Sunday, May 31, 2015

Jane's Addiction

Jane's Addiction Biography
JANE'S ADDICTION, the band that fertilized the seed that eventually sprouted into mass-marketed "alternative rock," was the best-known and best-selling of the influential bands who were truly "alternative" before the label became a buzz word. Over the course of its initial five-year, three-album history, the band's energetic, decadent hard-rock served as an inspiration for the Nirvanas and Soundgardens of the world, bands that would have to wait another few years for the music they loved (and played) to gain mainstream acceptance. Though the group disbanded just as alternative rock was breaking into the mainstream, Jane's Addiction left an indelible mark on the face of music, both in terms of the groups it inspired and in the form of Lollapalooza, the annual circus-like traveling music festival masterminded by Jane's frontman Perry Farrell in 1991. Ironically, now that alternative rock itself is on the wane, Jane's Addiction has reformed--temporarily--for a new album and tour.

Hailing from Hollywood, Jane's Addiction merged the visceral elements of classic arena rock with the menacing image and approach of punk in a manner that late-eighties metal bands did not. Over this tonal landscape, vocalist Perry Farrell's nasal rantings and at once offensive, hallucinatory, and self-indulgent lyrics roamed free. Farrell (born Perry Bernstein) had moved to Los Angeles from New York in the early eighties, and had changed his name to a play on the word "peripheral," and formed Psi Com, a goth group that released one indie-label EP in 1985 before splitting up. (The EP was reissued in 1993 by Triple X records.) Farrell hooked up with guitarist David Navarro and bassist Eric Avery in 1986, and the trio named the band they subsequently formed Jane's Addiction, after the woman who first introduced them. Drummer Stephen Perkins was brought into the fold soon thereafter, and the quartet started playing the Hollywood club scene.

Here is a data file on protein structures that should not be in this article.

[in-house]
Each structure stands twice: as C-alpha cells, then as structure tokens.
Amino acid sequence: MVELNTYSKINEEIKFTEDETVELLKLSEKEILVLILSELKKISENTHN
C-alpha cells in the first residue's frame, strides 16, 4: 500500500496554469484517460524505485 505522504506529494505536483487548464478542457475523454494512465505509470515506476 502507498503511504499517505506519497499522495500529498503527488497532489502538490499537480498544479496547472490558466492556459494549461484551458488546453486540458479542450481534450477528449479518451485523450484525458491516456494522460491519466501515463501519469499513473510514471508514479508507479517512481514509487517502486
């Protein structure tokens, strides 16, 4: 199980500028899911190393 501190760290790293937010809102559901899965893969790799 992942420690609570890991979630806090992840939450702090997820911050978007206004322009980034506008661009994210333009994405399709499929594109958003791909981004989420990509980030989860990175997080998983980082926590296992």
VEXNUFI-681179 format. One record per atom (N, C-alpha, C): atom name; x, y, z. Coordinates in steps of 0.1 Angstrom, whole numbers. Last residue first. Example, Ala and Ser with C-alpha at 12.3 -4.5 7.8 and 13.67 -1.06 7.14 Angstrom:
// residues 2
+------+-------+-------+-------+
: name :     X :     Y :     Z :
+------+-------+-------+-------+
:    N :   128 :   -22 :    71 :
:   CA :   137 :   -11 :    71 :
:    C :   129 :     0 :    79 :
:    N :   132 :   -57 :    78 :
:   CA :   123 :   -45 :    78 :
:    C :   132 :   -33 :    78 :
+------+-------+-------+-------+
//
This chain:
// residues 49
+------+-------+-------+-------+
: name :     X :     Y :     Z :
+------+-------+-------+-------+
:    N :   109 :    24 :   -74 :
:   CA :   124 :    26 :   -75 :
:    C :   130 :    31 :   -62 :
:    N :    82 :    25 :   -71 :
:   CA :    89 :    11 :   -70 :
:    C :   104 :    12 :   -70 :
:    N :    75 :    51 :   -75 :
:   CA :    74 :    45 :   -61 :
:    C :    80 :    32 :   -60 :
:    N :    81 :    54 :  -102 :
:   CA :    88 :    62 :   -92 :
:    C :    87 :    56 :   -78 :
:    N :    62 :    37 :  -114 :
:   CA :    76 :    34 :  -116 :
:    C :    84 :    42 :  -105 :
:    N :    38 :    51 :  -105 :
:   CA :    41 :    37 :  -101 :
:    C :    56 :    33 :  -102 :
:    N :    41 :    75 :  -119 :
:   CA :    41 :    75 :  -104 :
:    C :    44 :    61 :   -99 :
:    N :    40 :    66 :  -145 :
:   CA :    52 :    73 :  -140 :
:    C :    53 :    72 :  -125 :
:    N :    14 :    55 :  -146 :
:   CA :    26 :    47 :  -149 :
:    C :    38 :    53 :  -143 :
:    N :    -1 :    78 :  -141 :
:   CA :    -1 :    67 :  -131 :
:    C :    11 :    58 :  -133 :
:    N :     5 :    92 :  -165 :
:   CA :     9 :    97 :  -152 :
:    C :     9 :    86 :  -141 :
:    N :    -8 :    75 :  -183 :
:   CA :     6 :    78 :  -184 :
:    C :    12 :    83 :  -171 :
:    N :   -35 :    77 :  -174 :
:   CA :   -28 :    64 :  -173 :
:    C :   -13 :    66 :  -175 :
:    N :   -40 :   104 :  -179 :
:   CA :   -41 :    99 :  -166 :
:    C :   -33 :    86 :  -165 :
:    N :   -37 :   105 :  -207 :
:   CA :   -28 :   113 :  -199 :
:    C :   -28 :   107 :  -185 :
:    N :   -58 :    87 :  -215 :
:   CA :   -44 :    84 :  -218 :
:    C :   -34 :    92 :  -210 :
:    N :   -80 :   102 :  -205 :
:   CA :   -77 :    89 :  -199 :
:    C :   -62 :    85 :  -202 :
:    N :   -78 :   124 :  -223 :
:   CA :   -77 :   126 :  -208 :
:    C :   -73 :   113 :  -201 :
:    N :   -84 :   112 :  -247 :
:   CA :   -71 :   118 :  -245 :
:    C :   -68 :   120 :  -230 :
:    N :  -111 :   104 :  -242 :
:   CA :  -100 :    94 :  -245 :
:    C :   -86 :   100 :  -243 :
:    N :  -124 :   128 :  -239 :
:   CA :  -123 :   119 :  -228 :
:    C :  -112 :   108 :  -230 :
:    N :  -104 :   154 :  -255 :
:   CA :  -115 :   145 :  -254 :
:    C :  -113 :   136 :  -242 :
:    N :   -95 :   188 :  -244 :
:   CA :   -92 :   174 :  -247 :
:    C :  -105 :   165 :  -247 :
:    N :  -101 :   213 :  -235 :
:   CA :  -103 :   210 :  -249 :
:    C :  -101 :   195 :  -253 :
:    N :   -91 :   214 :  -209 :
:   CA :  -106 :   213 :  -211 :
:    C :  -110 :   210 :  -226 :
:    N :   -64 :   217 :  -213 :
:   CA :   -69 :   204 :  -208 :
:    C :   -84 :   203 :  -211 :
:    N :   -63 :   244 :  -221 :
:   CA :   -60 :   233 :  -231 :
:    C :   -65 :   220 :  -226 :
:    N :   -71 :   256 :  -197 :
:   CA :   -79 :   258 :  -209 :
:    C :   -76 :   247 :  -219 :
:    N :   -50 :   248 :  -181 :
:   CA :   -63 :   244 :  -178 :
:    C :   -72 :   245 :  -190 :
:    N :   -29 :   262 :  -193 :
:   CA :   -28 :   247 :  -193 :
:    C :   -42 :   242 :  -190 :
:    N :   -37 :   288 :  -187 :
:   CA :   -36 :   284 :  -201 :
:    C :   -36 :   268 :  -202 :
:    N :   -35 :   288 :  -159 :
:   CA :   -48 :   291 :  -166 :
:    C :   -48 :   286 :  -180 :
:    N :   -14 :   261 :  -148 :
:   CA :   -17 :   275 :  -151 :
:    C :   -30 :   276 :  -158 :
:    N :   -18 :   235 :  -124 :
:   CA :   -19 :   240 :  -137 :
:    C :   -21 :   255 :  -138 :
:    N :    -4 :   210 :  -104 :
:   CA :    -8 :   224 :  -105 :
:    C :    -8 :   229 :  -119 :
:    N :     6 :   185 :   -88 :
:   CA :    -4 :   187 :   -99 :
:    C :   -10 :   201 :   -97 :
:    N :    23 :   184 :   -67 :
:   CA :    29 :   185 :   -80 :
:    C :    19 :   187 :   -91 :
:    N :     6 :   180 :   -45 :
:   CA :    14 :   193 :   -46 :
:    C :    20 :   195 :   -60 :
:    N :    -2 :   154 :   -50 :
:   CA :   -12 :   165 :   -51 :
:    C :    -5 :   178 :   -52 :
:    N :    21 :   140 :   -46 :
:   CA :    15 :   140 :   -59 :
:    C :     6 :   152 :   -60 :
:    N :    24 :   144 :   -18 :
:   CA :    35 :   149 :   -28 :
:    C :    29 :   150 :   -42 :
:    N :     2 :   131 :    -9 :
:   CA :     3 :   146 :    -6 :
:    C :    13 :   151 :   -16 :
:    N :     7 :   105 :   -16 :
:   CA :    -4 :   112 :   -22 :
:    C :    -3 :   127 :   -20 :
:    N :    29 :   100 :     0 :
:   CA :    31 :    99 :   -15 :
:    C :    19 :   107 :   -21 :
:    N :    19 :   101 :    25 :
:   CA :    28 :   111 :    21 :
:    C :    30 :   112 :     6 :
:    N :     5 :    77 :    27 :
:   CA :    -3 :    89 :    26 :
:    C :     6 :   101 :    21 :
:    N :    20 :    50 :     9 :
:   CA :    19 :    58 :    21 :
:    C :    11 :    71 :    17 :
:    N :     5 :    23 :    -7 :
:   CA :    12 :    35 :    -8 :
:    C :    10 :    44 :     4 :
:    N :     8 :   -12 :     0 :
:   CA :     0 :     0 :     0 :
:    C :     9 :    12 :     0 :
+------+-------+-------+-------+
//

Farrell and his bandmates created a powerful musical persona that eschewed the histrionics preferred by the rash of style-over-substance bands toiling in Hollywood at the time in favor of crafting hard-edged songs that were propelled by Navarro's razor-sharp riffing and girded by Avery and Perkins' throbbing rhythmic presence. In 1987, Triple X released a Jane's Addiction eponymous live album that effectively captured on disc the energy of the band's incendiary club performances. Jane's Addiction featured early versions of the future hit "Jane Says," the fan staple "Pigs in Zen," and a reworking of the Rolling Stones' "Sympathy for the Devil."

Soon after the album's release, Warner Brothers won a bidding war to sign the band and subsequently released 1988's Nothing's Shocking, a record that would go on to become an underground favorite. For that album, the band refined its edgy, hard-hitting musical attack within the scope of Farrell's provocative, esoteric, and--by his own admission--substance-addled artistic visions. ThoughNothing's Shocking only peaked on the Billboard album chart at No. 103, it did gain the band entrée into hip college-radio circles and quickly garnered them a substantial cult following.